Without a doubt, Unseen Amsterdam is a highlight for any photography fanatic’s annual calendar. Whether you’re an iPhone snapper, a master of the disposable at festivals, or a fully-fledged “photophile” who never leaves home without your Hasselblad in tow, Unseen Amsterdam is sure to fit the bill. Exclusively focusing on what’s new in the photographic world, the three-day event provides a channel for up-and-coming talent to showcase their work.
Although existing as a year-round platform, Unseen Amsterdam, which takes place every September is always “the main event”. Returning for its seventh edition at Westergasfabriek, this year’s programme – which begins today and ends on 23 September – aims to be the richest and most varied yet, “bringing together the movers, shakers and makers of the international photography community to discuss and debate the future of photography”.
We caught up with Unseen’s artistic director, Emilia van Lynden to find out more about how they approach curating a 300-strong line-up of artists, as well as highlighting some must-see events.
It’s Nice That: Tell us a bit about how you approached curating this year’s Unseen? Is this an approach which changes year-on-year?
Emilia van Lynden: In regard to the Fair, the process is similar each year. Throughout the year we look for new galleries and discover new artists through our research (both on and offline). We then select these galleries including those we have worked with in the past and invite them to submit a proposal. The proposal can highlight a maximum of four artists, of which 50% must be emerging talent. We specifically ask for premiering works, of course, works that have never been physically presented at an art fair, museum or gallery. With our advisory committee, comprised of international contemporary art specialists, we then review all of the proposals and select 53 galleries that we believe adhere the most to our concept; high-quality projects that push the boundaries of contemporary photography.
For Co-Op, our programme element focusing on artist collectives, we also invite international artist-run initiatives that we and the Co-Op curator, Lars Willumeit have been following to submit a proposal. Within their proposals, we ask them to highlight what their project concept is, what type of commercial elements are included in their presentation and how they are planning to present their work in an unconventional manner. Together with Lars, we select 12 projects to be shown within Co-Op.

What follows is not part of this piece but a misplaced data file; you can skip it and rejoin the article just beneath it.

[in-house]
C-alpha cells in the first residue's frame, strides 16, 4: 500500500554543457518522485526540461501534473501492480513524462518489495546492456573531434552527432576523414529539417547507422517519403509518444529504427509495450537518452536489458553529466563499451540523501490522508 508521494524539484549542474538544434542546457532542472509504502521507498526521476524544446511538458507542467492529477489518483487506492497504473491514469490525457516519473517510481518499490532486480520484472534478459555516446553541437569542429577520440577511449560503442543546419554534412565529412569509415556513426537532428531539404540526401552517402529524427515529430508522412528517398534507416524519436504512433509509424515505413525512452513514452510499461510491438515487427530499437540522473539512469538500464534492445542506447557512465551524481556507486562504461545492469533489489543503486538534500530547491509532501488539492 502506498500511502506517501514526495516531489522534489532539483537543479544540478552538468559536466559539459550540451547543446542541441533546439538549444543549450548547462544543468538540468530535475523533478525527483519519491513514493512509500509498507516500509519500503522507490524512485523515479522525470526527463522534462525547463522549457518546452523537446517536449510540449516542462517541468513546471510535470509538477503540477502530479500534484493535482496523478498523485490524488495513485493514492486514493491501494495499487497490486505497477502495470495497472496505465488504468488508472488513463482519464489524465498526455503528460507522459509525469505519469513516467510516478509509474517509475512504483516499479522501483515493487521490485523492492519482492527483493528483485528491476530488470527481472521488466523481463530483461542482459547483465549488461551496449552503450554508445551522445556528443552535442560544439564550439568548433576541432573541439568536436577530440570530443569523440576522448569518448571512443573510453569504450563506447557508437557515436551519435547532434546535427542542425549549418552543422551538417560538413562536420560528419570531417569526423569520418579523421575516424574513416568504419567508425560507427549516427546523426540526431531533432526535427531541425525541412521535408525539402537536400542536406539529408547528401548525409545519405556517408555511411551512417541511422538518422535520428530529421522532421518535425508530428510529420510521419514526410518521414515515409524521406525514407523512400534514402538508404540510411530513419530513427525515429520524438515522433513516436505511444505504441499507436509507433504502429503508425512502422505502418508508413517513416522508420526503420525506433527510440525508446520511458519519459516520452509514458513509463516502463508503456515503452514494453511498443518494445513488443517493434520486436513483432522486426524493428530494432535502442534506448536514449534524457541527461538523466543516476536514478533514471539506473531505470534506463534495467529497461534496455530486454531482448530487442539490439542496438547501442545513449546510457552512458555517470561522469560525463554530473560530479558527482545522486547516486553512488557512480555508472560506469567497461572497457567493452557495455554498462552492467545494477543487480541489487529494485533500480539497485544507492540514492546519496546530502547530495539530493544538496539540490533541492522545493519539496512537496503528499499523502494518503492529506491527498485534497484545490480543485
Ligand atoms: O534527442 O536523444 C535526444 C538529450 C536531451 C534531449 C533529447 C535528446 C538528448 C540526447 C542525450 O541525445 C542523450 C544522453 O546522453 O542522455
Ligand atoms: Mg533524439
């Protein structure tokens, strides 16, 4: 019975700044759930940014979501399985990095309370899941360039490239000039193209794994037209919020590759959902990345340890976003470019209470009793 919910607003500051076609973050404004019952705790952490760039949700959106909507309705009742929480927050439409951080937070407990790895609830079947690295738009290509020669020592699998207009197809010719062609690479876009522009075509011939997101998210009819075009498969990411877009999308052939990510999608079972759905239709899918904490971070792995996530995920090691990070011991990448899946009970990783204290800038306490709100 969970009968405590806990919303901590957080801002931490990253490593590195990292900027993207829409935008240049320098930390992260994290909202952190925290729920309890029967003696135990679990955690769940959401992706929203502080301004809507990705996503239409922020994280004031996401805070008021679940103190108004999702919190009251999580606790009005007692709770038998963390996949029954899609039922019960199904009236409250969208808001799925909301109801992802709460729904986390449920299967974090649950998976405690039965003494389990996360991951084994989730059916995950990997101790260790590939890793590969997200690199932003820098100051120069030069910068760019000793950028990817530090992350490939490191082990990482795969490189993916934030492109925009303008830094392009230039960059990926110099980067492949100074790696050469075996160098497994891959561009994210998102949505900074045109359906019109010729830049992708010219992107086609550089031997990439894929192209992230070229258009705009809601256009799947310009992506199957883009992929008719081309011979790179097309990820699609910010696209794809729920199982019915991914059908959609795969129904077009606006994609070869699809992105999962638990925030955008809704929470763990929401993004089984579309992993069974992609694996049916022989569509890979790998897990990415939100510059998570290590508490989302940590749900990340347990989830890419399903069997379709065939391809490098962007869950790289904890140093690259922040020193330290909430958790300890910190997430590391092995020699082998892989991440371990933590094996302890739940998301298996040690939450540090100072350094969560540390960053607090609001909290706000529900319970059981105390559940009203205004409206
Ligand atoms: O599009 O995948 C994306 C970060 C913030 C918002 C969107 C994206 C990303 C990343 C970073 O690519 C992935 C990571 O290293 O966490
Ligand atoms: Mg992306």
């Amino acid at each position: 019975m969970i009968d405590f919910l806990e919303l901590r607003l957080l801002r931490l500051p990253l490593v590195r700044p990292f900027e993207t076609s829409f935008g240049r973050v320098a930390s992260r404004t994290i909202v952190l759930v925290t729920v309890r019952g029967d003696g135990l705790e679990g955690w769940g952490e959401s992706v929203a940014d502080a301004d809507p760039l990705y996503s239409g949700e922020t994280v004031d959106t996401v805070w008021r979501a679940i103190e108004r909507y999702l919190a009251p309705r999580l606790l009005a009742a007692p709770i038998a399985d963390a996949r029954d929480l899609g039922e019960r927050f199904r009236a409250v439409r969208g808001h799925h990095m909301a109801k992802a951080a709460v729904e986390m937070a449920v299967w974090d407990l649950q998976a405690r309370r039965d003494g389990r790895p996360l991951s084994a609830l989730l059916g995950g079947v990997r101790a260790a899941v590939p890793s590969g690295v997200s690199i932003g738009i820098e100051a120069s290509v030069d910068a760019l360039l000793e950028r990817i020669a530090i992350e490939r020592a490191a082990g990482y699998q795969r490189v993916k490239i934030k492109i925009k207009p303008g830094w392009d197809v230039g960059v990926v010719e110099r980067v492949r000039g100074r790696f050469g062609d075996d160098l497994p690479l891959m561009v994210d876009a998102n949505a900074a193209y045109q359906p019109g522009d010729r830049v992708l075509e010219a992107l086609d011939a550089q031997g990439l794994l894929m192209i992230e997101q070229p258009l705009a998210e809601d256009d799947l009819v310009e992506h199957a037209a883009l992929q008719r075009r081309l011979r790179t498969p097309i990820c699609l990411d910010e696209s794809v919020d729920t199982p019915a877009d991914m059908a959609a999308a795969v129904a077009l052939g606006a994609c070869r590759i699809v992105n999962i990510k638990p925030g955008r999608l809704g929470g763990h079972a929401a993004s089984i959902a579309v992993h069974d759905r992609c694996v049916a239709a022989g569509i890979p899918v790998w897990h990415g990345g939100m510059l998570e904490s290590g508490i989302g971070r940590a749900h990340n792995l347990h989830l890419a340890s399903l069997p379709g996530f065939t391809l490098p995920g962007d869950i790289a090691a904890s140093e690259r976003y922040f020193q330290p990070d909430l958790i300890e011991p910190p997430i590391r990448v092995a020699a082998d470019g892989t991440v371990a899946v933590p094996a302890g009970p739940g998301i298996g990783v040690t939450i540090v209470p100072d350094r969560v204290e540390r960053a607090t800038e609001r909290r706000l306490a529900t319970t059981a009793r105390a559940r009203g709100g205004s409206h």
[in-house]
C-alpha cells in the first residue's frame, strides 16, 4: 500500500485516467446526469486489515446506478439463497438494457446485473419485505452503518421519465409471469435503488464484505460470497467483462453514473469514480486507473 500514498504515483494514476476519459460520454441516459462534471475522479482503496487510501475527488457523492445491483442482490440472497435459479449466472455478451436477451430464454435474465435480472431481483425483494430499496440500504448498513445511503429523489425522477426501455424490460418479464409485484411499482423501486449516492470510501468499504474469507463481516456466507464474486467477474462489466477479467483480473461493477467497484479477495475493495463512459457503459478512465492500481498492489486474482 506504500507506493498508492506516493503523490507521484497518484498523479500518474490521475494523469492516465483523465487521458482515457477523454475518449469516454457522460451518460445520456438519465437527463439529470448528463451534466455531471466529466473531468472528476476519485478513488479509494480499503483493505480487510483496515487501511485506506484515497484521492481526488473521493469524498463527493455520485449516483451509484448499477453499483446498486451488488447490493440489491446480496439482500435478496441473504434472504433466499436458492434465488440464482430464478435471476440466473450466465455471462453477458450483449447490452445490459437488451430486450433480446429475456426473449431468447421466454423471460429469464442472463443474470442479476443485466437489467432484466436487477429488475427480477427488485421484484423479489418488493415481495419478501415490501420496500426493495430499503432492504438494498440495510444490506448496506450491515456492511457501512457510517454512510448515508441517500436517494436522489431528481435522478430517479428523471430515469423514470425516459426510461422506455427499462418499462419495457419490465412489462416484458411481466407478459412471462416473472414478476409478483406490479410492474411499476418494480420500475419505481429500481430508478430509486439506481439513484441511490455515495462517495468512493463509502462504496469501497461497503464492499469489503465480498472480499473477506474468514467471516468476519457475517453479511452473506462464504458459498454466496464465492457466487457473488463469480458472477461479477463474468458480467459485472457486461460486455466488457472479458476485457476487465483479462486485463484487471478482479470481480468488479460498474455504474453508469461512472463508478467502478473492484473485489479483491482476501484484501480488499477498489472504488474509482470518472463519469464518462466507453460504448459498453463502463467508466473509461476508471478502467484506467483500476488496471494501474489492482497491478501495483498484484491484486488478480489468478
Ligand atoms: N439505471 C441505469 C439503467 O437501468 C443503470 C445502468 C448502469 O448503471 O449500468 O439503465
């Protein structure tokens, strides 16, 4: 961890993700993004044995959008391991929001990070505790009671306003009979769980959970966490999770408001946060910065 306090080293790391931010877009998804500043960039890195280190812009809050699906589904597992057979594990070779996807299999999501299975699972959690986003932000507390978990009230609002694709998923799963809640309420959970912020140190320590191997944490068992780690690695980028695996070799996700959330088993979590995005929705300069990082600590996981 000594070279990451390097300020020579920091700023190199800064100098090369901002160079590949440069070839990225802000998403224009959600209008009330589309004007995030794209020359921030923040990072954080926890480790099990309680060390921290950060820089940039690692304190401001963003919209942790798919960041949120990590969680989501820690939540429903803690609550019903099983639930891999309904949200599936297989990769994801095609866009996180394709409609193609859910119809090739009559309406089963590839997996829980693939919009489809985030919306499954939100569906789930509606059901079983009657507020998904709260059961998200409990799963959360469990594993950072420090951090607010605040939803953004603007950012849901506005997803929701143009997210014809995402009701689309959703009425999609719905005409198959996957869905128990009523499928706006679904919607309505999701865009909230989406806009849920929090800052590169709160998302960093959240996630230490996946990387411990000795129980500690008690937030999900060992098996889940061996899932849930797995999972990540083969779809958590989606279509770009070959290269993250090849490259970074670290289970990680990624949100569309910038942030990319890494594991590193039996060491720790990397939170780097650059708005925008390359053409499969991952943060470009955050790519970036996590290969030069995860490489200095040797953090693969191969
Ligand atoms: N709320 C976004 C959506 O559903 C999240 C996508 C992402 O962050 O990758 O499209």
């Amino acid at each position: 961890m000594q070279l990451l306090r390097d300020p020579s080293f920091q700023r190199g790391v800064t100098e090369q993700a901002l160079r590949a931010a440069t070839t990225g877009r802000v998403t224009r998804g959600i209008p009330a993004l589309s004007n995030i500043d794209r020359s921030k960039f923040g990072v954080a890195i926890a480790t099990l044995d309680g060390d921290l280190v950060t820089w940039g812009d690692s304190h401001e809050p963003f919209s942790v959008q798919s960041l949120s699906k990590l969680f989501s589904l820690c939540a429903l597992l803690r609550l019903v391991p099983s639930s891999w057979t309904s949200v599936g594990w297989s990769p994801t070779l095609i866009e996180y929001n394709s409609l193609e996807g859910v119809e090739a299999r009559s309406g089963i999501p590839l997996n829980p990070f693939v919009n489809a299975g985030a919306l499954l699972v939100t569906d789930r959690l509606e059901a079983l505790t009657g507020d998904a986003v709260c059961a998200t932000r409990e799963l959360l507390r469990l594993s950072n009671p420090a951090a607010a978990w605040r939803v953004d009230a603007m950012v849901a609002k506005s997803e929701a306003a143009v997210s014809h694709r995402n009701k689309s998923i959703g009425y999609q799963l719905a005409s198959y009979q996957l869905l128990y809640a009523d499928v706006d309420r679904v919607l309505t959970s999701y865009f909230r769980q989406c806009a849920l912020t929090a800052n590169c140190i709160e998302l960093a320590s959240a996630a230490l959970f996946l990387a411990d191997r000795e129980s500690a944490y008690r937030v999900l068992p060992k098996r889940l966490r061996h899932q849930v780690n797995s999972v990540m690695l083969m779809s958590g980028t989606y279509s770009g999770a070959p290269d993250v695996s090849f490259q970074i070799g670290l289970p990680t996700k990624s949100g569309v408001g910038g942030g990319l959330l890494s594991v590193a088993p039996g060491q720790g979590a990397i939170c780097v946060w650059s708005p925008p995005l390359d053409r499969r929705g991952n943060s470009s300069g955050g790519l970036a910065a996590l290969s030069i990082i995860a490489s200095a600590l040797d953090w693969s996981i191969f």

For the exhibitions, the on-site projects and the additional initiatives, we try to present a broad and varied array of artists that highlight the diversity within contemporary photography and allow for audiences to engage with the artists in new, interactive and inspiring ways.
INT: Why do you believe this year’s programme is the richest and most varied yet? What makes it so?
EVL: This year, more than ever before, we are collaborating with a fantastic array of photography institutions, art platforms and innovative brands in order to showcase how artists reflect on our society.
The living room is co-curated by the publishing house Aperture from New York and the new European photography platform Futures. Through our speakers programme in collaboration with these two parties, we highlight prominent and relevant photographic themes and hope to encourage the audience to enter into a discussion on the current state of the photographic medium.
With Fujifilm, we present the Fujifilm Faculty where an Italian artist collective, The Cool Couple, was invited to investigate Fujifilm and make a project based on its findings. Reflecting on the ethos and mission of Fujifilm, The Cool Couple examines the role of photographic paper and its future. Thomas Kuijpers, the winner of the Grolsch Unseen Residency, spent two months exploring Swedish society and gathered opinions on the contemporary problems we’re facing in Europe as well as different visions for a better world. He will present this brand-new work as a premiere within the Fair.